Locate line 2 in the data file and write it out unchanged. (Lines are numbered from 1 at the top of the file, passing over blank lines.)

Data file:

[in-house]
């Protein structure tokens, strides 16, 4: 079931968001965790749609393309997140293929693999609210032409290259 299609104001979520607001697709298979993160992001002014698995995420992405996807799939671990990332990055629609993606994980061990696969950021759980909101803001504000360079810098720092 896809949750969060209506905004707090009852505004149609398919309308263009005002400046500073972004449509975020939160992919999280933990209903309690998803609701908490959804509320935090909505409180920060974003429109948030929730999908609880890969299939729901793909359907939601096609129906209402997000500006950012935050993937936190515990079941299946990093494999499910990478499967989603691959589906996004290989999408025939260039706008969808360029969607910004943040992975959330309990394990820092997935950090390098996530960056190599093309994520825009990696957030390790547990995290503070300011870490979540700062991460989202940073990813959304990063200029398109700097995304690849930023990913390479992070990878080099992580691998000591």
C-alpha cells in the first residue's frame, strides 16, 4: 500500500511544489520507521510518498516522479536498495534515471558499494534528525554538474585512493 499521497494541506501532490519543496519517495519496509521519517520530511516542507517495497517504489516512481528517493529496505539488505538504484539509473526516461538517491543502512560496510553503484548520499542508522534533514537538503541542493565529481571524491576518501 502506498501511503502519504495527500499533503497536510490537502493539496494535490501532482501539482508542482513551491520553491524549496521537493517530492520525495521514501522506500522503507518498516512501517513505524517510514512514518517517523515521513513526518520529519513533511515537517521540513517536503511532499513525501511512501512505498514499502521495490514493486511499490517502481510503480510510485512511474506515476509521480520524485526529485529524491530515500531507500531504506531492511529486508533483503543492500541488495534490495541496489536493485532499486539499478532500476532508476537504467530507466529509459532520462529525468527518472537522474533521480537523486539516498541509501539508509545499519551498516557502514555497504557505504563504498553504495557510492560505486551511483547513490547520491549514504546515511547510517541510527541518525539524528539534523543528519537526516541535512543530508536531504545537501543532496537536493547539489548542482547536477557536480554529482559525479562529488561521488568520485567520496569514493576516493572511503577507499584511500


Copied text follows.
């Protein structure tokens, strides 16, 4: 079931968001965790749609393309997140293929693999609210032409290259 299609104001979520607001697709298979993160992001002014698995995420992405996807799939671990990332990055629609993606994980061990696969950021759980909101803001504000360079810098720092 896809949750969060209506905004707090009852505004149609398919309308263009005002400046500073972004449509975020939160992919999280933990209903309690998803609701908490959804509320935090909505409180920060974003429109948030929730999908609880890969299939729901793909359907939601096609129906209402997000500006950012935050993937936190515990079941299946990093494999499910990478499967989603691959589906996004290989999408025939260039706008969808360029969607910004943040992975959330309990394990820092997935950090390098996530960056190599093309994520825009990696957030390790547990995290503070300011870490979540700062991460989202940073990813959304990063200029398109700097995304690849930023990913390479992070990878080099992580691998000591």